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Defining political unity

April 27, 2014 at 3:32 pm

The announcement that Fatah and Hamas will be embarking upon reconciliation has raised the ire of Israel and the US. As the formation of an interim unity government within five weeks moves towards a possible implementation, rhetoric of peace mingled with renewed Israeli airstrikes upon Gaza, while the US considered terminating funding for the Palestinian Authority.

Statements by Israeli Prime Minister Benjamin Netanyahu and Foreign Minister Avigdor Lieberman portray the distorted concept of “peace” according to the settler-colonial state’s motives. According to the Times of Israel, Netanyahu stated: “Tonight, as talks were still ongoing about the extension of peace negotiations, Abbas chose Hamas and not peace. Whoever chooses Hamas doesn’t want peace.”

Lieberman also attempted to amalgamate the unity process with the probable dissolution of the US-brokered negotiations. “It’s impossible to make peace with both Israel and Hamas, a terror organisation that calls for the destruction of Israel.”

If prioritised to reflect and anticipate Palestinian needs, leadership unity may prove to be a formidable obstacle for Israel. Both Netanyahu and Lieberman have misinterpreted peace according to Israel’s expansionist agenda and revulsion of Palestinian resistance. The PA’s acquiescence to Israel and imperialism has served the settler-colonial state’s aspirations well, resulting in a probable irreversible fragmentation of territory. Nevertheless, projecting Israel’s definition of peace upon the PA reflects the necessity of retaining a Palestinian negotiator who can serve as both official representation and collaborator.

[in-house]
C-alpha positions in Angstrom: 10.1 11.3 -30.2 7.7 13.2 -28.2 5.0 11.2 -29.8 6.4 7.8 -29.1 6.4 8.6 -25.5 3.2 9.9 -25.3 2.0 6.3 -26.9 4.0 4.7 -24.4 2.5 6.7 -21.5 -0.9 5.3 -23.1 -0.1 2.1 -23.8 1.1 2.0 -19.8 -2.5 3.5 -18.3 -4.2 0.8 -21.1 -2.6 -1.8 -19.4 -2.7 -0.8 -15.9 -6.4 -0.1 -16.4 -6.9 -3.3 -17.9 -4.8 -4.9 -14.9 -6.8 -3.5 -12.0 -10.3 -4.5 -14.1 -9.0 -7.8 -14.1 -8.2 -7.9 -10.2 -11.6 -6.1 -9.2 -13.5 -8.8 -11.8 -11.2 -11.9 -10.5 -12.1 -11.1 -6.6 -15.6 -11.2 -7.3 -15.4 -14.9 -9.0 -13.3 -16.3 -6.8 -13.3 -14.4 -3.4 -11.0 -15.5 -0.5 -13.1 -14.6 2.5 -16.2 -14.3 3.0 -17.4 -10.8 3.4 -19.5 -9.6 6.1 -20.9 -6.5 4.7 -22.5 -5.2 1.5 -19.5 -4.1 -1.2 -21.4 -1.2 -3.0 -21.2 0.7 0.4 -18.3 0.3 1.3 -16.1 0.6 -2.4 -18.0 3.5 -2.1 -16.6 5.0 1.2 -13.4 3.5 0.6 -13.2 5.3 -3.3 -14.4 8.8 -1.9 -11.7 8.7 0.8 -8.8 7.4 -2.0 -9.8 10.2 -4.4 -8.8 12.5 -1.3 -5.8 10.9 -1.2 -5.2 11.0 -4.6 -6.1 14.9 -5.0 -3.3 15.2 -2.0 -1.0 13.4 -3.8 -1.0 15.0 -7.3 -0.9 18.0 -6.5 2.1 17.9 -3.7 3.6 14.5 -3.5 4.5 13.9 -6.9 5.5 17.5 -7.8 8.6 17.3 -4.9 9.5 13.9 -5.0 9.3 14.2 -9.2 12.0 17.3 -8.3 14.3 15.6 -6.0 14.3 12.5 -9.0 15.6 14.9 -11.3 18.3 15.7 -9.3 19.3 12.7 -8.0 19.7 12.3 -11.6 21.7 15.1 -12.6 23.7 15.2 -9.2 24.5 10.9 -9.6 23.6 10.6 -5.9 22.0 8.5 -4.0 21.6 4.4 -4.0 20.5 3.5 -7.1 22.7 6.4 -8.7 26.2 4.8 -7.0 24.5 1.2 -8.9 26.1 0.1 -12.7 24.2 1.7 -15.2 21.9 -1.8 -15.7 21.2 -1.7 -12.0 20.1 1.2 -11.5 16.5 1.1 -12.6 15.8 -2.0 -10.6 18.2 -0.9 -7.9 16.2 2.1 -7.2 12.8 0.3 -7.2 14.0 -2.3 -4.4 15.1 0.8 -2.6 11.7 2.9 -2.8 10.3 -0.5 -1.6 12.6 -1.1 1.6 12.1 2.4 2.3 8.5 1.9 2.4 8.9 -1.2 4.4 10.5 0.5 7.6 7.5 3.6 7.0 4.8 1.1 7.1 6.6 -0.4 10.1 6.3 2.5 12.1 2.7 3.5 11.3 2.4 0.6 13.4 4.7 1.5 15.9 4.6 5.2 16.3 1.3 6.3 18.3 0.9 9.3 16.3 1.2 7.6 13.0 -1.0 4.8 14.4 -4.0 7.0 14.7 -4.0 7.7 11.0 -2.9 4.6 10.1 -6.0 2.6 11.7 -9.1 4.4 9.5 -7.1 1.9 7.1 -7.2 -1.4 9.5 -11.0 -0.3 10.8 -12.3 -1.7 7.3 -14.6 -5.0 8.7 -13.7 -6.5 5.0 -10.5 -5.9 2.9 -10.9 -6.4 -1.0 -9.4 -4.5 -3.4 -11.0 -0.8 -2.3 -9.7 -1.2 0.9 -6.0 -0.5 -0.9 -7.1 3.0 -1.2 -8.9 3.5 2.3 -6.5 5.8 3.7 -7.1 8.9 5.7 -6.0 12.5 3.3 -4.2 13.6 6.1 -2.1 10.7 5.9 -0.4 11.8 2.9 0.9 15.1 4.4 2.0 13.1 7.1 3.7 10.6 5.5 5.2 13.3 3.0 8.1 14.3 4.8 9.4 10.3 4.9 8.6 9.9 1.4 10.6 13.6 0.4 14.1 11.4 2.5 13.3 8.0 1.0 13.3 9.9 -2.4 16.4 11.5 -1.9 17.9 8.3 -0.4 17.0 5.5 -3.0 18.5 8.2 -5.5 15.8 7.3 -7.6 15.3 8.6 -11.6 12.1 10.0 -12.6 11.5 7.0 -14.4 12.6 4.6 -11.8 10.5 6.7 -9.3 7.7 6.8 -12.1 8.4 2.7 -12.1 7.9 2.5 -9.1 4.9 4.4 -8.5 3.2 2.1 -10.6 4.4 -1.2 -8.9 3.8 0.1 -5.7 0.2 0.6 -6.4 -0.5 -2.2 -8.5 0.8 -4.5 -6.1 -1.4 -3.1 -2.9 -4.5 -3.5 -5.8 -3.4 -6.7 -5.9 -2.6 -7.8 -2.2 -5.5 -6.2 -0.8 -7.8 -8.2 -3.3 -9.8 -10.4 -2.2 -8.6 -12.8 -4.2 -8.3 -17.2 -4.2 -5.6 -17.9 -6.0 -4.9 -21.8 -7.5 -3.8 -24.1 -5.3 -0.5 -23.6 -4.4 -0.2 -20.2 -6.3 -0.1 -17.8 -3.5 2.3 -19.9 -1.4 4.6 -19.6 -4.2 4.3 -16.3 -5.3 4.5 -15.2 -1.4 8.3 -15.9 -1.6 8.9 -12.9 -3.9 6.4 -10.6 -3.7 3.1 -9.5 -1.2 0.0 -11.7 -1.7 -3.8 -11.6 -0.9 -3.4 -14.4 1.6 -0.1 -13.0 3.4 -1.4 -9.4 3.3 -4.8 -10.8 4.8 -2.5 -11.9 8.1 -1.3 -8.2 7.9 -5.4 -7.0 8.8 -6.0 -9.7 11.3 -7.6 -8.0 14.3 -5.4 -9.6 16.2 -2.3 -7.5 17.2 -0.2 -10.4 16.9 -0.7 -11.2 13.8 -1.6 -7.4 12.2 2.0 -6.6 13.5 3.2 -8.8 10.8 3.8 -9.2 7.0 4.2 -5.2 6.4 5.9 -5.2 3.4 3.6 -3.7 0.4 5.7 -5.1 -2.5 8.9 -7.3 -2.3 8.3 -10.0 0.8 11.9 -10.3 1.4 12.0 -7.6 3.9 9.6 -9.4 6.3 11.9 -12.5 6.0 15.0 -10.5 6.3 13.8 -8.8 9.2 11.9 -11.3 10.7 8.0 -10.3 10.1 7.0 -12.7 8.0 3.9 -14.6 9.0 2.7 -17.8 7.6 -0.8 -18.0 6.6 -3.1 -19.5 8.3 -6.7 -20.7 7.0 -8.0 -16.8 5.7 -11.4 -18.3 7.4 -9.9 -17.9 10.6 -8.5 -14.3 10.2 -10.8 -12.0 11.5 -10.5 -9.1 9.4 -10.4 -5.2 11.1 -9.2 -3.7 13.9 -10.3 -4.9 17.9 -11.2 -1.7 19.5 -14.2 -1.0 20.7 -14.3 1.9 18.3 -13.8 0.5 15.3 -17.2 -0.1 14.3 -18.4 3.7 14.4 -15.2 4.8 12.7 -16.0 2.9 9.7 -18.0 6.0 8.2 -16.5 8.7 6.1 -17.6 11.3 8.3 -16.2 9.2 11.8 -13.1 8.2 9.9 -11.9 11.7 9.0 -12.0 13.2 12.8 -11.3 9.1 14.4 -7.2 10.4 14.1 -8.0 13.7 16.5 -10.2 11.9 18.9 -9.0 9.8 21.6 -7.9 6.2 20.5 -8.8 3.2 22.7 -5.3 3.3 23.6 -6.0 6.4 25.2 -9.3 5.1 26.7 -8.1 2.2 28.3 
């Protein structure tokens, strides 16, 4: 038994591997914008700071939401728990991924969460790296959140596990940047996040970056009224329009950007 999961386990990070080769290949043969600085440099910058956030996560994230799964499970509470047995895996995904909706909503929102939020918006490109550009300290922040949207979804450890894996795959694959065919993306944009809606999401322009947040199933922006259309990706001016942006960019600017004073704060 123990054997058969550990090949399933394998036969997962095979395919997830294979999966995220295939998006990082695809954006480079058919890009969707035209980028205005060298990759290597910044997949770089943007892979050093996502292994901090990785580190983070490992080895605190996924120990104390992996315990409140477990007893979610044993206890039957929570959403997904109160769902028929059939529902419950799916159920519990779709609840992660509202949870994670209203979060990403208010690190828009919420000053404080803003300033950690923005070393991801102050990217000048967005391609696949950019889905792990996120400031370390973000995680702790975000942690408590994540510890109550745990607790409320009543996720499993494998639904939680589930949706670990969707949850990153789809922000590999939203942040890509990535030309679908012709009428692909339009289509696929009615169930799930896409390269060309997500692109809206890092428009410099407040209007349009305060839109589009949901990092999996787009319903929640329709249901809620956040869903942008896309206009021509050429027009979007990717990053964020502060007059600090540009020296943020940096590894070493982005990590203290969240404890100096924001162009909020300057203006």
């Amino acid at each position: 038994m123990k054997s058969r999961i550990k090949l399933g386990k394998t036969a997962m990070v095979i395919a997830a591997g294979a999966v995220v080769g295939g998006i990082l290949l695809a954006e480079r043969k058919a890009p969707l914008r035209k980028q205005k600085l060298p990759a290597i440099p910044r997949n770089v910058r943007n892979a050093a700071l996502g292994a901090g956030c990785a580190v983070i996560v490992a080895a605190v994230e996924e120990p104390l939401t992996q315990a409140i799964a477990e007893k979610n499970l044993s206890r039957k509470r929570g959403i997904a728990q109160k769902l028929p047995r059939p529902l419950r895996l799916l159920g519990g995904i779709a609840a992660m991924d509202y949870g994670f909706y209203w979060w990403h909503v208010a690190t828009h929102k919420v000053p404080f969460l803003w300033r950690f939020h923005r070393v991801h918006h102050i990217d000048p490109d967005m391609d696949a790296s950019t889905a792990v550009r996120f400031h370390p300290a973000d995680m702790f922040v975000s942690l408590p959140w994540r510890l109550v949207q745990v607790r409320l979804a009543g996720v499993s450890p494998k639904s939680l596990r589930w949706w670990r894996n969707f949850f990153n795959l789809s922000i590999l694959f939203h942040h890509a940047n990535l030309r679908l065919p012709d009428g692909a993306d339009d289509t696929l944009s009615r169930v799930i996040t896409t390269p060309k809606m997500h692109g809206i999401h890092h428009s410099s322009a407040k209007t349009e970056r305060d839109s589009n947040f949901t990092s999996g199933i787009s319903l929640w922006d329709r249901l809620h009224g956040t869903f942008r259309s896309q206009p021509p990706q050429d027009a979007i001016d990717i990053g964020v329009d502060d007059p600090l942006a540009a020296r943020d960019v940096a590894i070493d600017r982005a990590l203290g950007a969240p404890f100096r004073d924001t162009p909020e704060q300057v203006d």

Should reconciliation be implemented upon the recognised legitimacy of resistance against colonial violence, Israel’s duplicitous peace propaganda will diminish as it fails to impose restrictions and demands upon Palestinian resistance and its implementation. The rhetoric of choice between Israel and Hamas would take a natural inclination towards a choice of self-determination and assertion of Palestinian legitimacy.

The ideology behind the reconciliation agreement however remains ambiguous. As a vast concept which necessitates cohesion between a multitude of social and political factors, one major concern would be the foundations upon which such an agreement was reached and the ramifications upon legitimate resistance embodied by Palestinians. In rethinking current political allegiances, the central issue is whether the unity government will be able to embark upon consistency in recognising settler-colonialism; the impediment to establishing a Palestinian state.

Reported only by Haaretz so far, senior Fatah official Jibril Rajoub has allegedly declared that Hamas “is obliged to uphold Abu Mazen’s [Abbas] policy”. Speaking about reconciliation with Hamas, Rajoub said: “We wouldn’t have been prepared – or able – to sign a reconciliation agreement without it being clear to all the Palestinian factions that we are leading our nation to a two-states-for-two-nations solution.”

If the statement represents the essence of the reconciliation agreement, it signals a departure from the politics which shaped the resistance movement since its inception. The two-state solution remains a major compromise which does not recognise the consequences pertaining to the historical process of settler-colonialism in Palestine. A discussion based upon the 1967 borders diminishes the centrality of the Nakba. As an alternative to the PA’s enduring compliance with Israel and the US, Hamas represented an embodiment of the struggle that called for liberation and the reclamation of land. If the unity government is based upon a framework divested of liberation, Palestinians risk an additional treachery in the collective struggle for land and memory.

The views expressed in this article belong to the author and do not necessarily reflect the editorial policy of Middle East Monitor.